Review of the 2018 Mazda6

The prevailing winds currently buffeting the automotive industry are winds of change. Electric and hybrid mobility, autonomous driving, new safety technologies, uncertainty regarding diesel engines, toughening emissions standards, etc.: manufacturers have a lot of fast-changing variables to keep track of simultaneously.


Mazda is no different than the rest, even though the Japanese manufacturer has long followed its own maverick path. For example, while Toyota begat Lexus, Honda begat Acura and so on, Mazda, almost alone among mass-market automakers, has not created a stand-alone luxury brand.

And yet, the first word that came to mind when I settled into the Signature edition of the new
2018 Mazda6 was… luxury! My first reflex in fact was to make sure that it was actually a Mazda I was sitting in! The quality of the leather on the seating and of overall construction, the alcantara leather on the doors and a part of the dashboard, the climate control module and buttons, all of it has an upscale feel to it.

Looking at it from the outside, casual observers will be hard-pressed to find much difference between the old and new edition of the Mazda6. A revised front grille, new LED headlights, modified rear lights and a few other details can be gleaned, but they pale in importance when compared with the changes brought under the hood.


Taking the usual 2.5L SKYACTIV engine, Mazda’s engineers made the brilliant decision to boost it with a turbocharger! Power output thus jumps from 187 hp and 185 lb-ft of torque to 250 hp and 310 lb-ft… on condition that you feed the engine premium fuel. That’s a pretty big increase in muscle for this car! It also represents a pretty big increase in what you’ll pay at the pump, of course. If you decide to stick with good old regular gasoline, you’ll lose 23 horses, but keep the same torque to play with.

In everyday driving, you’ll appreciate the intervention of the turbocharger, which ensures lively acceleration without getting so explosive that you’ll leave rubber on the road behind you. Honestly, I find this engine suits the new Mazda6 really well, much better than it does the CX-9 SUV, for example.

The transmission is a 6-speed automatic, and it does exactly what is expected of it. In my opinion, the paddle shifters affixed behind the steering wheel are there as much for decoration as anything else. Not really of much realistic use in improving the driving experience, they’re quickly forgotten.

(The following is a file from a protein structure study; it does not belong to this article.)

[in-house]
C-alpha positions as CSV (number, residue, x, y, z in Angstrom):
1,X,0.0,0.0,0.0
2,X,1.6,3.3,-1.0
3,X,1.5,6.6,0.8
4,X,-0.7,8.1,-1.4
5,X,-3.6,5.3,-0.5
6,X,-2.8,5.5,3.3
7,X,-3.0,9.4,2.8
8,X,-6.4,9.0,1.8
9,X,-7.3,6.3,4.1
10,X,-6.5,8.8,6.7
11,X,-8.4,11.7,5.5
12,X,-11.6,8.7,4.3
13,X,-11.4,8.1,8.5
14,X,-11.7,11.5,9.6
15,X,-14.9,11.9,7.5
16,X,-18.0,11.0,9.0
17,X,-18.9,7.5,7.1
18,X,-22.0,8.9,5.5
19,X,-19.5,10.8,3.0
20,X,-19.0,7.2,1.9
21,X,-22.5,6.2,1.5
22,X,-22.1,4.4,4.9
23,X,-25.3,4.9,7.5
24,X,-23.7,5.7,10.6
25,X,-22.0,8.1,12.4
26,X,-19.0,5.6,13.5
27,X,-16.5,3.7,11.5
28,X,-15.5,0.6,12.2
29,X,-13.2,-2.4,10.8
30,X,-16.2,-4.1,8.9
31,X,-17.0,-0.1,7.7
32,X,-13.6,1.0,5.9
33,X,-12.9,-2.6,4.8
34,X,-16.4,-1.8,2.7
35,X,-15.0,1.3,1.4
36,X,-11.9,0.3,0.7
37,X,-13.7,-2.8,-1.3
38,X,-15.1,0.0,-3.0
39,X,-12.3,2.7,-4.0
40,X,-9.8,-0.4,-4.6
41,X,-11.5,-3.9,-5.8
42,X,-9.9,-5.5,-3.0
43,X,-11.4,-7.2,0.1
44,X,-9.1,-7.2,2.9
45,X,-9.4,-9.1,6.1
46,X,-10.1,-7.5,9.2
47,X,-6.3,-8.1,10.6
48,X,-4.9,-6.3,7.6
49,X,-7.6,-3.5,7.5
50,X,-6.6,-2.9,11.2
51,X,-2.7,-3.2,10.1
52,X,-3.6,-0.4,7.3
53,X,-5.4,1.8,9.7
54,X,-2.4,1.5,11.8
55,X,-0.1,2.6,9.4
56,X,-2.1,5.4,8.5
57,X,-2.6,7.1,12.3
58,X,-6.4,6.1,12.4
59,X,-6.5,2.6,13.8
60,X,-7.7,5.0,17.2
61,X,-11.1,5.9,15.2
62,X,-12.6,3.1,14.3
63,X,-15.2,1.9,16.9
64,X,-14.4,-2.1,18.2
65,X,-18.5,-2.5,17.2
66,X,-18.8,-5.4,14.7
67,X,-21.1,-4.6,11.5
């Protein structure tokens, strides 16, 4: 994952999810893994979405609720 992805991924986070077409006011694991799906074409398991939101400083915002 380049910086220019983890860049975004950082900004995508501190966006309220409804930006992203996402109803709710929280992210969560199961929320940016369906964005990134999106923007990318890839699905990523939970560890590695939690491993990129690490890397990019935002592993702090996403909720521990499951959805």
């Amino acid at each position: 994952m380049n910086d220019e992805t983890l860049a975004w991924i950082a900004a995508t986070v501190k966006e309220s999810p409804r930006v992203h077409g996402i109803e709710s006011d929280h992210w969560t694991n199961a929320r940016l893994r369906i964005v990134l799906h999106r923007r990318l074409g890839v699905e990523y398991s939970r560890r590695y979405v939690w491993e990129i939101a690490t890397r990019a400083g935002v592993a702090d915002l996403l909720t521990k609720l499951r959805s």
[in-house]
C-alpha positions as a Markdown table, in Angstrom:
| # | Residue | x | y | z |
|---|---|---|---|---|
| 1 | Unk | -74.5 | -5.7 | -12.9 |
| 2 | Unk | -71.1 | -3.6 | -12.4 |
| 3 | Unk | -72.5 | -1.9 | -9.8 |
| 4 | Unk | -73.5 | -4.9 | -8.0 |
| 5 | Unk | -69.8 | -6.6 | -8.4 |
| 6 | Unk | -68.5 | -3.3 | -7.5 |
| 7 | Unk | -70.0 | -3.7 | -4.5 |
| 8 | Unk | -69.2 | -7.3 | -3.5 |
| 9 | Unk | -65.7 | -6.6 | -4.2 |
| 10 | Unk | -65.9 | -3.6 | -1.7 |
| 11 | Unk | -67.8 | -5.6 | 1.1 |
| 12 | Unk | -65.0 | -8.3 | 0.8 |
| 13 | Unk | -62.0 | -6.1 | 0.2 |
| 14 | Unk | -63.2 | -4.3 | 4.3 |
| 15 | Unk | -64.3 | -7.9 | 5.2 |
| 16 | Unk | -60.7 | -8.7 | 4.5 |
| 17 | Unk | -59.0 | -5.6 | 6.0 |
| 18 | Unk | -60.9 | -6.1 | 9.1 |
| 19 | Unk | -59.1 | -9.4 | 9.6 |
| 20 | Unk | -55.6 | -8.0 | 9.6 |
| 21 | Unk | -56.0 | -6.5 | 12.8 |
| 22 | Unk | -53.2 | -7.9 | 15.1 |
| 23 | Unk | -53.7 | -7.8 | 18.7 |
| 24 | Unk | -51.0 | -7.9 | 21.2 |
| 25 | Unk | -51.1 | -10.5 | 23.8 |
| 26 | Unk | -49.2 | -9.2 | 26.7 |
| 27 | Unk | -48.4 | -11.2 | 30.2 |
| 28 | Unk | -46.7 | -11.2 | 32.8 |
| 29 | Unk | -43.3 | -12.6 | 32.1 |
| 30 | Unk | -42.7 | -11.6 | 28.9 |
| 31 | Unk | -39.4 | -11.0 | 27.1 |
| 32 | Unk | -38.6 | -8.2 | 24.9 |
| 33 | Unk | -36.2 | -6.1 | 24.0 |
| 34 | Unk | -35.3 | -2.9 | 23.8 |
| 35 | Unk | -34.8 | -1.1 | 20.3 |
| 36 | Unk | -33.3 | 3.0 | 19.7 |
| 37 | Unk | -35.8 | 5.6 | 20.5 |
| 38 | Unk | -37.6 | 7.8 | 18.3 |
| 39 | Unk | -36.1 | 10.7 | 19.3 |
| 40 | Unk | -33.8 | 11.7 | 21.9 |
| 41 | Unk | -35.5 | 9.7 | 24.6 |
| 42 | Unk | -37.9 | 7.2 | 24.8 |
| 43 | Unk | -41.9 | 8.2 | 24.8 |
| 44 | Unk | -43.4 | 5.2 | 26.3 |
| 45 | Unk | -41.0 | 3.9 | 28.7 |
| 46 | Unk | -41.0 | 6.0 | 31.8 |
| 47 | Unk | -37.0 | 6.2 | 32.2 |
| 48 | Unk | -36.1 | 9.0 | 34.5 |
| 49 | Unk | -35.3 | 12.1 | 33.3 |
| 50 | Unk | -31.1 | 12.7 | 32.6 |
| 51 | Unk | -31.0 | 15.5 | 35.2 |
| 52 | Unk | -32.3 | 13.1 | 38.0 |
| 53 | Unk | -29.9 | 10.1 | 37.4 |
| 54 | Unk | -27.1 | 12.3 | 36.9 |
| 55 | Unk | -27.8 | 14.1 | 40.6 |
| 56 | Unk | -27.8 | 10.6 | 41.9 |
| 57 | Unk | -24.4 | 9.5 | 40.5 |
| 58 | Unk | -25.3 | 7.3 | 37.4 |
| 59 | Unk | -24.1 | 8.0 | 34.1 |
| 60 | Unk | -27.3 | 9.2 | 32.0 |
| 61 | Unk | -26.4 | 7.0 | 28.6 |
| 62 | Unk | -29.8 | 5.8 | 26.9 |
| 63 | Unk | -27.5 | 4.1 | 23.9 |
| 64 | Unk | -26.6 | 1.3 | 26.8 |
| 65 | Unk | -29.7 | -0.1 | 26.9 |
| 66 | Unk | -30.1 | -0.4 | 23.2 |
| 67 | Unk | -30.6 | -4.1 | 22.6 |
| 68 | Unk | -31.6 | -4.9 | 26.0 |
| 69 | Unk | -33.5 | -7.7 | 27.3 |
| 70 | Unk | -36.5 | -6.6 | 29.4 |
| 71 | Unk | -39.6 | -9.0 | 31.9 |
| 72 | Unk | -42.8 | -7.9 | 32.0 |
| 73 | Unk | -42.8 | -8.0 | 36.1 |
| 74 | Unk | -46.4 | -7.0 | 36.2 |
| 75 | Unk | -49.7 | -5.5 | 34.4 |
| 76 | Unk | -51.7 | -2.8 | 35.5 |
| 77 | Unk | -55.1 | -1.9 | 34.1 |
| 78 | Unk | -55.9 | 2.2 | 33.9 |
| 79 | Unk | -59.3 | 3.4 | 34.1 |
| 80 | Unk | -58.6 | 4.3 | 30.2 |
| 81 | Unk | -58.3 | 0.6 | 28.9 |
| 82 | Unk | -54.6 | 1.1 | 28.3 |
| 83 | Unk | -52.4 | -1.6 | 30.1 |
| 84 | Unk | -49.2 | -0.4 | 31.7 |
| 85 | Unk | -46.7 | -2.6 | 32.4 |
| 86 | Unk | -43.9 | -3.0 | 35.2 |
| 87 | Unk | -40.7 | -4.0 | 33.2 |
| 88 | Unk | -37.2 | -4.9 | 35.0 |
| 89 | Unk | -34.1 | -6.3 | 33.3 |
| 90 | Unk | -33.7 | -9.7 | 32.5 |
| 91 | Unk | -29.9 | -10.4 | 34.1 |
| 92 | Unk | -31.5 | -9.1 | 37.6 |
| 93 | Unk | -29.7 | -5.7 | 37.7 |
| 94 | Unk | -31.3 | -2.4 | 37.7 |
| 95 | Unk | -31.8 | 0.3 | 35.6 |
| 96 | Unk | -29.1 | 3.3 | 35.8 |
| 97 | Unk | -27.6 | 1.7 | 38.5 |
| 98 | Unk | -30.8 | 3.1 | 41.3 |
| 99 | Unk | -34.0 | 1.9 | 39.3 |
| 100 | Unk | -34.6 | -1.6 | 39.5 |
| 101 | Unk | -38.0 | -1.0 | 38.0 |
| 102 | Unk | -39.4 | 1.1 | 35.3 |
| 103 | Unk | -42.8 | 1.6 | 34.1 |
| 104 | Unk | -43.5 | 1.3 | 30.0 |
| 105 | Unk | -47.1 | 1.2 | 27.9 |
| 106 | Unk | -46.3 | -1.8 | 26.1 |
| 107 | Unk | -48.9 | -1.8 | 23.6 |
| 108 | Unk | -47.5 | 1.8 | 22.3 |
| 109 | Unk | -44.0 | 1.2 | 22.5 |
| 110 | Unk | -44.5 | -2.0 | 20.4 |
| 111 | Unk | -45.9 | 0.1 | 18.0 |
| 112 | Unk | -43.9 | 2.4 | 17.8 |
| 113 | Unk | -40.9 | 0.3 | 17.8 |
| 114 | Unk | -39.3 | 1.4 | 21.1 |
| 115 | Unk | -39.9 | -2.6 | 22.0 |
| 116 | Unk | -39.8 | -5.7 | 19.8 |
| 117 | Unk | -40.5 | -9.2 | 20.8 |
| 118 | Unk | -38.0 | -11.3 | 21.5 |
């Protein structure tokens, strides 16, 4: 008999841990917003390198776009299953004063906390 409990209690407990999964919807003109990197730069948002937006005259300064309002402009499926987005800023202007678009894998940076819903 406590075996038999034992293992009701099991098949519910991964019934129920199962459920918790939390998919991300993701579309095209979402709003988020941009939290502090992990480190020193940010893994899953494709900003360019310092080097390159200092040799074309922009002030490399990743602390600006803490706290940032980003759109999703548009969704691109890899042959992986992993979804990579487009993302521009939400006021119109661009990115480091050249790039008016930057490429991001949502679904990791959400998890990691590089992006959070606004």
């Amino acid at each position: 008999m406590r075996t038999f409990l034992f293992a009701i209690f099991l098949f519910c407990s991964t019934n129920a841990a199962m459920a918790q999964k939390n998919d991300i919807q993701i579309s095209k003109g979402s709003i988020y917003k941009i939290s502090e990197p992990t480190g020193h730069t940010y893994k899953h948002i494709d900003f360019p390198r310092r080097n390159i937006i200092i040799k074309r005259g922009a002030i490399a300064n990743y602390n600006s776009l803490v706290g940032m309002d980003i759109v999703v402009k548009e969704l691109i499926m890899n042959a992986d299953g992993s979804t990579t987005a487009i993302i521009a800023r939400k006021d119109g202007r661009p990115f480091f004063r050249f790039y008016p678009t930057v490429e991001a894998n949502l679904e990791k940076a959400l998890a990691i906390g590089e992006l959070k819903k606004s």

As for consumption, I was pretty impressed. My average during my road test came in at under 9.0L/100 km in mixed driving – above average for its category.

Mazda has piled in the safety systems by the spade-full in the new Mazda6, especially the Signature edition. Without running through an exhaustive list, you get adaptive cruise control, brake assist, pedestrian detection, blind spot monitoring, rear transversal traffic detection, lane keep assist and a 360-degree camera (although I found its image to be of pretty feeble quality due its low resolution).

I particularly liked the colour head up display Mazda has included in this version. This feature projects the speed being driven, of course, but also the current speed limit, vehicles in your blind spot and traffic indicators such as stop signs and one-way signs. It is one of the most comprehensive head up displays I’ve come across, and is particularly impressive given the model’s moderate price range.

Inside, as I mentioned up top, luxury is the word! The quality of the finishing is superb throughout, and I found pretty much nothing to find fault with. My tester was red on the outside, contrasted nicely by the white Nappa leather seating – gorgeous, frankly! In addition to the Ultrasuede and contrasting stitching, Sen wood accents are included on the dashboard and on the front and rear doors. Another big new feature for the Signature edition this year: ventilated front seats. About time!

The Signature edition also gets a premium 11-speaker Bose audio system which delivers exceptionally clear sound. I haven’t heard better recently, to be honest! On the other hand, Mazda loses points for the glaring absence of CarPlay or Android Auto compatibility. How is it that, in 2018, you can’t connect your smart phone to the interface this way? It seems to me that in today’s automotive world, this is a basic for a top-of-range model, and it might be enough to discourage some potential sedan buyers!

That said, with a price tag of $38,800 for the Signature model with turbo engine, the 2018 Mazda6 is a very attractive proposition, a car that gets the job done and keeps occupants very comfortable doing it. And actually, this top-end edition allows the Mazda6 to creep up pretty close to the German luxury models, while retaining a relatively moderate price point.

Now if Mazda ever decided to boost it with a four-wheel drive system, you could see the Mazda6 make some serious headway with entry-level-luxury car buyers!